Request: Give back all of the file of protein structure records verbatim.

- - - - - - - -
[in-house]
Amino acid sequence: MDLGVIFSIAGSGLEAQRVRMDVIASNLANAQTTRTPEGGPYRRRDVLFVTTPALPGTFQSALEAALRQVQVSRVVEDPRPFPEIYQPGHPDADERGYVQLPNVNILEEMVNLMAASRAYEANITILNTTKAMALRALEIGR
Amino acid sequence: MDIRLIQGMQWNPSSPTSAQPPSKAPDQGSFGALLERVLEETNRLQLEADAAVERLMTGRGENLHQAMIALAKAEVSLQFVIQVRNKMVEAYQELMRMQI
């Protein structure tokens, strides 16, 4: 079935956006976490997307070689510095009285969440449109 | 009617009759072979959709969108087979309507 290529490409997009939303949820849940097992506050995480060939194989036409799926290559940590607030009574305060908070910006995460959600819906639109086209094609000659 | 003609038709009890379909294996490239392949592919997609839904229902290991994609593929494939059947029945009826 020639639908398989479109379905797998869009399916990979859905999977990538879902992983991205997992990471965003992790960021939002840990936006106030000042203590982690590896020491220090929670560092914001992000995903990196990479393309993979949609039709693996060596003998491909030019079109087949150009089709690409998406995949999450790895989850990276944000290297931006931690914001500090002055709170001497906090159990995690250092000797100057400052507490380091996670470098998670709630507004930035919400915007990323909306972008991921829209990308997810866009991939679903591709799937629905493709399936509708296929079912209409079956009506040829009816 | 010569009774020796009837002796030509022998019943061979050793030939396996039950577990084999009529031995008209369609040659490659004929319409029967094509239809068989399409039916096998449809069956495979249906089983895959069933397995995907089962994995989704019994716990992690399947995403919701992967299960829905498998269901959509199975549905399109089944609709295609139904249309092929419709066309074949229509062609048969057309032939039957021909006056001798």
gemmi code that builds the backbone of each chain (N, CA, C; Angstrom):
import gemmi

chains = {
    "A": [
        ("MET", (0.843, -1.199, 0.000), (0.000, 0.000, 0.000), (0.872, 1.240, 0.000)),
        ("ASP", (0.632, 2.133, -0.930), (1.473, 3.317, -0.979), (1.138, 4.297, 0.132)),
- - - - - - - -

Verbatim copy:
[in-house]
Amino acid sequence: MDLGVIFSIAGSGLEAQRVRMDVIASNLANAQTTRTPEGGPYRRRDVLFVTTPALPGTFQSALEAALRQVQVSRVVEDPRPFPEIYQPGHPDADERGYVQLPNVNILEEMVNLMAASRAYEANITILNTTKAMALRALEIGR
Amino acid sequence: MDIRLIQGMQWNPSSPTSAQPPSKAPDQGSFGALLERVLEETNRLQLEADAAVERLMTGRGENLHQAMIALAKAEVSLQFVIQVRNKMVEAYQELMRMQI
């Protein structure tokens, strides 16, 4: 079935956006976490997307070689510095009285969440449109 | 009617009759072979959709969108087979309507 290529490409997009939303949820849940097992506050995480060939194989036409799926290559940590607030009574305060908070910006995460959600819906639109086209094609000659 | 003609038709009890379909294996490239392949592919997609839904229902290991994609593929494939059947029945009826 020639639908398989479109379905797998869009399916990979859905999977990538879902992983991205997992990471965003992790960021939002840990936006106030000042203590982690590896020491220090929670560092914001992000995903990196990479393309993979949609039709693996060596003998491909030019079109087949150009089709690409998406995949999450790895989850990276944000290297931006931690914001500090002055709170001497906090159990995690250092000797100057400052507490380091996670470098998670709630507004930035919400915007990323909306972008991921829209990308997810866009991939679903591709799937629905493709399936509708296929079912209409079956009506040829009816 | 010569009774020796009837002796030509022998019943061979050793030939396996039950577990084999009529031995008209369609040659490659004929319409029967094509239809068989399409039916096998449809069956495979249906089983895959069933397995995907089962994995989704019994716990992690399947995403919701992967299960829905498998269901959509199975549905399109089944609709295609139904249309092929419709066309074949229509062609048969057309032939039957021909006056001798």
gemmi code that builds the backbone of each chain (N, CA, C; Angstrom):
import gemmi

chains = {
    "A": [
        ("MET", (0.843, -1.199, 0.000), (0.000, 0.000, 0.000), (0.872, 1.240, 0.000)),
        ("ASP", (0.632, 2.133, -0.930), (1.473, 3.317, -0.979), (1.138, 4.297, 0.132)),